Functions of Formal Organisation

  • Formal organisation undertakes several functions. In the first place, it facilitates determination of goals and objectives in the absence of which it would be difficult to direct skills of men and women to accomplish the stated goals. For instance, the objective of the postal department is to ensure speedy and efficient delivery of mail to the citizens. The objective of the defence ministry is to protect the sovereignity and integrity of the country against any form of external aggression.
  • Formal organisation spells out the nature and scope of the activities of different units within the organisation. In the case of the defence ministry, the army, navy and air force are assigned specific roles to guard the land, sea and air.
  • Formal organisation also facilitates the fulfilment of another important function,namely, coordination. For instance, the sub-inspector of a police station coordinates the activities of several head constables. The circle inspectors coordinate the activities of several police stations each under the control of a sub-inspector. Every higher level functionary coordinates the activities of the officers immediately below him.
  • According to Allen, formal organisation sets up boundaries, sign posts and pathways which must be followed. It provides basic structure through which the government or any other enterprise functions. The distinctive feature of formal organisation is the impersonal relationship. Impersonal relation contributes to objectivity and dispassionate examination of issues involved so that the decisions can be taken on-the merits of the case. For example; in a court of law, judgements ate delivered on the basis of evidence presented before the judge rathern than on any other extraneous consideration. In financial matters, an auditor who is examining the financial transactions should be guided by the financial rules, receipts and vouchers and documentary evidences.

Formal & Informal OrganisationFormal & Informal Organisation

Informal Organisation

  • To obtain a total picture of any organisation, we must also consider the informal structure. This is found in those aspects of structure which, while not prescribed by formal authority, supplement or modify the formal structure. As in the case of formal organisation, Chester Barnard also highlights the significance of informal organisation. According to him, informal organisation is the aggregate of personal contacts and interactions and the associated grouping of people. Informal organisation is also-defined as the pattern of actual behaviour of people working in an organisation. While the formal organisation emphasises on the structure, informal organisation emphasises on personality and human emotions. The superior-subordinate relations between important officers may be influenced by the commanding personality or the powerful connections of the subordinates.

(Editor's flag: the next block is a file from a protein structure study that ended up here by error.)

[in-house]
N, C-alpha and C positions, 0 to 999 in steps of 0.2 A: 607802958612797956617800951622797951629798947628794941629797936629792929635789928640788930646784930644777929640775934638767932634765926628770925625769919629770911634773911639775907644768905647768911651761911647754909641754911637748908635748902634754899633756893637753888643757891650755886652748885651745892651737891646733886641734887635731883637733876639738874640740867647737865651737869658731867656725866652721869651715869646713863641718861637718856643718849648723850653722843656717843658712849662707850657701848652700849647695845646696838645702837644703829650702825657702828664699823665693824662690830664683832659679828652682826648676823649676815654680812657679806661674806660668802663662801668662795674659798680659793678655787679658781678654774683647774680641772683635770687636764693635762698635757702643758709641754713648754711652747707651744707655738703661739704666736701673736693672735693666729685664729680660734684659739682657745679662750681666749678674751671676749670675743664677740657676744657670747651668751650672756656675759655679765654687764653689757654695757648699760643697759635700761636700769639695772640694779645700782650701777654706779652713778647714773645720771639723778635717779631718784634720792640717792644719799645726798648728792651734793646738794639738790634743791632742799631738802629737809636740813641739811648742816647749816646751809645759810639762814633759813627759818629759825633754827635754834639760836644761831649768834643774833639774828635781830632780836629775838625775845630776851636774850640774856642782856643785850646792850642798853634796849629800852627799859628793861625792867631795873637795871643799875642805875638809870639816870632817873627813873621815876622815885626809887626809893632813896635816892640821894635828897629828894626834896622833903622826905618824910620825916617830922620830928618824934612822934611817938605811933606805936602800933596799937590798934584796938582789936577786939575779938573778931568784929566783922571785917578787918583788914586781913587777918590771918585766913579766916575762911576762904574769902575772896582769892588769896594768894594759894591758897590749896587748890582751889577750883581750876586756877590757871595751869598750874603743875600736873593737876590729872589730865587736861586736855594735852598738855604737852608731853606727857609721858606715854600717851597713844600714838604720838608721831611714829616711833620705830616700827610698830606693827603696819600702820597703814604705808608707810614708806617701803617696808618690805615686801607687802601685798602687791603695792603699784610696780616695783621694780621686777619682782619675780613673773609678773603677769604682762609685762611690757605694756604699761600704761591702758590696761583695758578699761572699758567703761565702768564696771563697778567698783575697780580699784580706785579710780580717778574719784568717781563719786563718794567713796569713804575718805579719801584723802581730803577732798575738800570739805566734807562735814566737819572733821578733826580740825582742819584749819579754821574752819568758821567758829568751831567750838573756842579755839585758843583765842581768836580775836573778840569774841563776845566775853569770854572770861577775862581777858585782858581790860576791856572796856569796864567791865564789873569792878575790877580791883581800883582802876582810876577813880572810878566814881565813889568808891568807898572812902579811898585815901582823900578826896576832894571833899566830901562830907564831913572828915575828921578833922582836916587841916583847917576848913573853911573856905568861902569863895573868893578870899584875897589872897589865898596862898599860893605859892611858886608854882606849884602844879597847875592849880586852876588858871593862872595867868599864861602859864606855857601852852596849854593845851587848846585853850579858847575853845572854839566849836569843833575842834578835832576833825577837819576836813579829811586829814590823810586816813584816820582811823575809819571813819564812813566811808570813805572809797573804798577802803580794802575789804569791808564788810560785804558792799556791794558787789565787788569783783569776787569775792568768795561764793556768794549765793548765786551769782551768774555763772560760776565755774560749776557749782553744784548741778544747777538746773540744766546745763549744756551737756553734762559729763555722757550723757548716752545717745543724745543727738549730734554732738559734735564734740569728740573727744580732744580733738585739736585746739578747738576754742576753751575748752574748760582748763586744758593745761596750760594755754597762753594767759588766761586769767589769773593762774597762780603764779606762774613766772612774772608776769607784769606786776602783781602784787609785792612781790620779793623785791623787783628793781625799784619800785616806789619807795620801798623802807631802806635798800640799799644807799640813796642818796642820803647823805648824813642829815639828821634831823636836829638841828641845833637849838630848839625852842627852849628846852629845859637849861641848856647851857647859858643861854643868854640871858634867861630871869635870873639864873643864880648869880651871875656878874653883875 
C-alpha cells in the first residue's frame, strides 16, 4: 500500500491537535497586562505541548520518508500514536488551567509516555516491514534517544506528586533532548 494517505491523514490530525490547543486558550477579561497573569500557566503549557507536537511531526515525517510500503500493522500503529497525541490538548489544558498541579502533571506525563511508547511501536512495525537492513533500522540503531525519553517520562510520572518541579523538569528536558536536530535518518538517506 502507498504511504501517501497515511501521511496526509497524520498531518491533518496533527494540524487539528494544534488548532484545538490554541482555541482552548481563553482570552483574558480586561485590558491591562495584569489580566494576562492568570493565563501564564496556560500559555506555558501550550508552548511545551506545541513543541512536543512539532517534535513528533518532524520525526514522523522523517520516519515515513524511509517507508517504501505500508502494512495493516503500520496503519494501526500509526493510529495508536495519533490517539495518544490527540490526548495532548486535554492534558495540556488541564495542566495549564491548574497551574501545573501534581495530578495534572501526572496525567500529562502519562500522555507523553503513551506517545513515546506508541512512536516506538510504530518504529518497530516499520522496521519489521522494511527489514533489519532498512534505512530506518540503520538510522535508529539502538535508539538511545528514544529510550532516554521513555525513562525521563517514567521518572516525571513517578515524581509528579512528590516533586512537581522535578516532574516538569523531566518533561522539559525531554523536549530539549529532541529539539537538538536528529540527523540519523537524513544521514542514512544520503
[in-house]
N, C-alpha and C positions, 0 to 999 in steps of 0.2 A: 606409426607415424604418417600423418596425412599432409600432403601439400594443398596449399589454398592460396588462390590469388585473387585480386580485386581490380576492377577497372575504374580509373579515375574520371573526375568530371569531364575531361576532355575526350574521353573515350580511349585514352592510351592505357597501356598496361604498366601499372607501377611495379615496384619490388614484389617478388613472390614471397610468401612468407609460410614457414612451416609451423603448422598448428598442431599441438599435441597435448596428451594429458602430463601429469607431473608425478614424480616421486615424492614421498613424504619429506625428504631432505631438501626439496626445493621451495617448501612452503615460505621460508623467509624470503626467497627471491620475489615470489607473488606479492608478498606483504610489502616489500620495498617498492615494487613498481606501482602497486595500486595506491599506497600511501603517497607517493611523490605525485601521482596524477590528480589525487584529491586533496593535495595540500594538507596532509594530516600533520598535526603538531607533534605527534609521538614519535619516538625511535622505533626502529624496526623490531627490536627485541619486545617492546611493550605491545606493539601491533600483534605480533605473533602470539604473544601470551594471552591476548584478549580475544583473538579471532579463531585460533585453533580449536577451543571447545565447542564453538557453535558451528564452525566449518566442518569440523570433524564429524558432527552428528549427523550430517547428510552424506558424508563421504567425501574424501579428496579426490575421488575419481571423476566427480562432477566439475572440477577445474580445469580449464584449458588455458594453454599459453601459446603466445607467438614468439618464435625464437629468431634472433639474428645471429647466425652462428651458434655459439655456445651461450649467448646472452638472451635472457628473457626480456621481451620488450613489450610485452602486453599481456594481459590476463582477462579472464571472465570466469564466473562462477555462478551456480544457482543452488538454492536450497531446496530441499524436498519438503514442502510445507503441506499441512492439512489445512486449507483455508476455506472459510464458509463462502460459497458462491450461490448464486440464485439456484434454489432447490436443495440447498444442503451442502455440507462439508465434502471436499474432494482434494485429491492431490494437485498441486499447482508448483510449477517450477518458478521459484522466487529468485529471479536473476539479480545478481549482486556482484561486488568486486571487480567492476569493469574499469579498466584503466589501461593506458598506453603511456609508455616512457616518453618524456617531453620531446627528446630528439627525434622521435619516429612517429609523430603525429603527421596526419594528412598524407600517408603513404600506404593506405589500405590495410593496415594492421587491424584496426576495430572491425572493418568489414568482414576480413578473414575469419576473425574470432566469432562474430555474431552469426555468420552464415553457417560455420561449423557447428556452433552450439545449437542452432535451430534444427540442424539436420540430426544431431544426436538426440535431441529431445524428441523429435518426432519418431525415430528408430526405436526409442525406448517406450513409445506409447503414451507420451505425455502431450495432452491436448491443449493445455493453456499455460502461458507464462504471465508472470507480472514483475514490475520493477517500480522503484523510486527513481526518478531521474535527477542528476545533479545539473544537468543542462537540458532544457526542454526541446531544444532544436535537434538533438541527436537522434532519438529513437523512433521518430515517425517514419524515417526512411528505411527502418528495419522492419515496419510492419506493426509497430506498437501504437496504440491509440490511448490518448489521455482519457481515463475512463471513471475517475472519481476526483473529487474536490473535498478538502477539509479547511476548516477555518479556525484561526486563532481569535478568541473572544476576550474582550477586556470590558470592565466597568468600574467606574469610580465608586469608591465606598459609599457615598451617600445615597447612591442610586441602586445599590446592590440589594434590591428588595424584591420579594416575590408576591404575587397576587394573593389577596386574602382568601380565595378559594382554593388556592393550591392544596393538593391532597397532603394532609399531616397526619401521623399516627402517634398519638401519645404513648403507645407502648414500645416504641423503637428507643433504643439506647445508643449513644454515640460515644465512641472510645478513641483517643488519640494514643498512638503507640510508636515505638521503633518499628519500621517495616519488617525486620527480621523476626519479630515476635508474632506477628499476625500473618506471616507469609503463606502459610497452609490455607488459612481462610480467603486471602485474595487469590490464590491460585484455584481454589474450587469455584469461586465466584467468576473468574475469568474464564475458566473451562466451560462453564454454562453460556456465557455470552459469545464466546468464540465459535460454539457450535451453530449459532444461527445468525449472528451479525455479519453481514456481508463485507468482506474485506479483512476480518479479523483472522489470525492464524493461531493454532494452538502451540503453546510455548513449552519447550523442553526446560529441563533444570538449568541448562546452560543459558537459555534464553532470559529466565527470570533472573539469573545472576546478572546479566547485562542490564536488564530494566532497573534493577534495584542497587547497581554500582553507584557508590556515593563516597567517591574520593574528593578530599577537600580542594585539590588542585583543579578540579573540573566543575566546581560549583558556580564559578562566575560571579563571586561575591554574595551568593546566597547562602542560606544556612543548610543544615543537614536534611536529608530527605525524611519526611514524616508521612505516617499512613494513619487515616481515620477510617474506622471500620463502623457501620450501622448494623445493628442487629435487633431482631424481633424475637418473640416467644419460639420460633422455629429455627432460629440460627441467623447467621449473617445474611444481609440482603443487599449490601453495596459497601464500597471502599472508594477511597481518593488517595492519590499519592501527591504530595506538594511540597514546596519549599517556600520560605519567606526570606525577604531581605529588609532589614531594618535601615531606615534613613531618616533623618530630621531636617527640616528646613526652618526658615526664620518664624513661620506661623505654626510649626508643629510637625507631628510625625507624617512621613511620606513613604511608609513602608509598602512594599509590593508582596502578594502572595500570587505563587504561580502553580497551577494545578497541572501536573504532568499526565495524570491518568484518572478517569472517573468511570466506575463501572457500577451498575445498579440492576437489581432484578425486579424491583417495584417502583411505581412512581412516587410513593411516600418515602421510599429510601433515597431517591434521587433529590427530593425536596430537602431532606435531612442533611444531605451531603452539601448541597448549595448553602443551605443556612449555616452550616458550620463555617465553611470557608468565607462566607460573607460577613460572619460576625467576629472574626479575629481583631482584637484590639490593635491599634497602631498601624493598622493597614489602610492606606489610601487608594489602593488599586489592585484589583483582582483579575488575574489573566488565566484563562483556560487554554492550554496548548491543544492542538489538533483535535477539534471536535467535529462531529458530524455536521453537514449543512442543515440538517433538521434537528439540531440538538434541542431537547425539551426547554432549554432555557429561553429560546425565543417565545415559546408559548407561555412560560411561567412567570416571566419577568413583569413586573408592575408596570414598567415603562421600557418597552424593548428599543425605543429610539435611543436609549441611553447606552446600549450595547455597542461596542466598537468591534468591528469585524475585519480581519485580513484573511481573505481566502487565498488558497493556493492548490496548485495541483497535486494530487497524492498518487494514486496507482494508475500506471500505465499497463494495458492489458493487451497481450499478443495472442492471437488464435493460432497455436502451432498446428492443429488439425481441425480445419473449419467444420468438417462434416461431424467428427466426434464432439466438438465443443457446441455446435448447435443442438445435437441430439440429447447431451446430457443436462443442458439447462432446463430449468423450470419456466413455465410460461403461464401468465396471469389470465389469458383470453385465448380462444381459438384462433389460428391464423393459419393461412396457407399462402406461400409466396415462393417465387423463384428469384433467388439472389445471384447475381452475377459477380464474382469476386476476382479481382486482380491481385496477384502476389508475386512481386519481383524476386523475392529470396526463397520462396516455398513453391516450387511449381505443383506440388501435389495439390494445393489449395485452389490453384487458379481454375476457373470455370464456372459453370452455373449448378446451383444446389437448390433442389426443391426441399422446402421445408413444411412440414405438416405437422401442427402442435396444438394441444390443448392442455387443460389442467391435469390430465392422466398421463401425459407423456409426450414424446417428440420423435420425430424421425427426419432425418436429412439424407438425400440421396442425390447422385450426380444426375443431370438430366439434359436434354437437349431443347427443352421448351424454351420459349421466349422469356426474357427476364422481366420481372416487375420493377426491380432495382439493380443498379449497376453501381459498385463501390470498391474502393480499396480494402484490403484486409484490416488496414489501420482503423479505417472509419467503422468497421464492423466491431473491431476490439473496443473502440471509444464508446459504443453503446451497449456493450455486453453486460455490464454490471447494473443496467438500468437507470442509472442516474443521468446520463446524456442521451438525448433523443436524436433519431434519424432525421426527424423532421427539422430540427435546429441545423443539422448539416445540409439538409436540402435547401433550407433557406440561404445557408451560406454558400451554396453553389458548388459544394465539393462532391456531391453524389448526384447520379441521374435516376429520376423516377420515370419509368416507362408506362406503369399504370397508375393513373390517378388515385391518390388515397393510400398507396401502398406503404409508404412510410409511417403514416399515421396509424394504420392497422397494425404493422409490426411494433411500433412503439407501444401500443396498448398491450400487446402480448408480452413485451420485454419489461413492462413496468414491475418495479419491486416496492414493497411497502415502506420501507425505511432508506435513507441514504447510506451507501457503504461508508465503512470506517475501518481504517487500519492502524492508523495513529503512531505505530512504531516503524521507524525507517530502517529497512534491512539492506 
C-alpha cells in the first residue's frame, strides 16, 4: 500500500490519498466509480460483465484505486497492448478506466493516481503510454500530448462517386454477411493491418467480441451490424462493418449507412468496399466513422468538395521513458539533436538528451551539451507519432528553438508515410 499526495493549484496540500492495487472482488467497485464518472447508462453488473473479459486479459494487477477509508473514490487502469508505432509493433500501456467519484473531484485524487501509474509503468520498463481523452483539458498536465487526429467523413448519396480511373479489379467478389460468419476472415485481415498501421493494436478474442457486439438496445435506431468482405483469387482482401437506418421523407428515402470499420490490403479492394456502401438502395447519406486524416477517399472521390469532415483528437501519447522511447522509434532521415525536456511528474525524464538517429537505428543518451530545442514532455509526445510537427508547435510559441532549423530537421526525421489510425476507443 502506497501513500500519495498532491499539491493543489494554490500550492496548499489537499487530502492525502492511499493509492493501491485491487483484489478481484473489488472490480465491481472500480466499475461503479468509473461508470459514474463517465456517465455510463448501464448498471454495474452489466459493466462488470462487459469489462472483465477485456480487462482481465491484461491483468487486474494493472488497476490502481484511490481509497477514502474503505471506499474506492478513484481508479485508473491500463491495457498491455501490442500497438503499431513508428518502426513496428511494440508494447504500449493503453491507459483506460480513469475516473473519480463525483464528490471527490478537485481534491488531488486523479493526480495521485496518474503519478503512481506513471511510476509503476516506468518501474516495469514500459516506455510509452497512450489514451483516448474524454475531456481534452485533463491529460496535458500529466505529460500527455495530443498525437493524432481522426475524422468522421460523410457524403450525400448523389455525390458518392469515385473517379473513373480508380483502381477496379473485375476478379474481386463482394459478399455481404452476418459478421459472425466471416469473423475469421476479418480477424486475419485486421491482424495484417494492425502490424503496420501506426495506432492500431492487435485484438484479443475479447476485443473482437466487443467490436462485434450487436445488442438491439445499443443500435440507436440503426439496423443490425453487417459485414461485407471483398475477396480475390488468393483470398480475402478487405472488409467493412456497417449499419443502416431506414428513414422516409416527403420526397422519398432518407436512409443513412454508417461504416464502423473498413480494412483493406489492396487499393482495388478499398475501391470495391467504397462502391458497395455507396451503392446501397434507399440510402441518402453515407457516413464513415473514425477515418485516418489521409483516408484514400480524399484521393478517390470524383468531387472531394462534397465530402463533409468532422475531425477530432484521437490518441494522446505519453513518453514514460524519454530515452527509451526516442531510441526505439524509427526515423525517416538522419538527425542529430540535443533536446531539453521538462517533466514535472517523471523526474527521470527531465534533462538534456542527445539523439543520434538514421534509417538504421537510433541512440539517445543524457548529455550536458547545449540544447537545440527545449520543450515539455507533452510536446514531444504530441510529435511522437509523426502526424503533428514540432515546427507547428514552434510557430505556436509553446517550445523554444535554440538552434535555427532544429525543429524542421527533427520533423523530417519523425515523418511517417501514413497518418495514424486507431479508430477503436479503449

• Most of the administrators are fully aware of the inevitability of the informal structure. Administrators at all levels normally associate themselves with one or more informal groups "buddies" from inside or outside the organisations. Presidents and Prime Ministers have kitchen cabinets to aid and assist them. Members of this group may be more influential than the more visible and formally established cabinets and their committees. In any organisation, in addition to the formal channels of communication, the executives also rely upon informal communication lines. The 'grapevine' provides very important information to the administrators about what the official actually feels about the tasks and responsibilities and vice-versa.
  • Thus informal organisations are often viewed as shadow organisations and as silhouettes of formal organisations. They are ill-defined and difficult to determine. They do not have definite organisational goals. The relations between members, therefore, are not specific. Spontaneous, unofficial and unstructured relations lead to favourable sentiments which in turn increase the interactions and strengthen the bonds of identification. Because of informal nature, absence of goals and unstructured relationships, the formal system of controls do nqt operate in informal organisations.

Why Informal Organisation?

  • Hicks and Gullett identified several factors that cause the emergence of informal organisations. We will now discuss some of these factors. Firstly, the individuals join an informal organisation to satisfy their social needs. As we have discussed in Unit 13 individuals desire affiliation, relationships and desire companionship. If these needs are not satisfied, he feels isolated and gets dissatisfied. Similarly we have seen in Unit 10 hov/Mayo explained that individuals when working in groups derive greater satisfaction. Thus, informal organisation comes into existence to fulfil social needs of individuals.
  • Secondly, as Chester Barnard has noted, individuals derive personal comfort in social relations which is called solidarity, social integration or social security. Through social contact, individuals satisfy a need for identification and belonging. Informal organisations provide greater opportunities for the individuals to prove their capabilities which the formal organisations cannot provide.
  • Thirdly, every individual experiences tensions and frustrations in the organisations while performing their jobs. To overcome this, they seek compassion and understanding. These are provided by the informal organisations. They serve as ‘release valves’ and in them individuals find sympathetic friends who had similar experiences.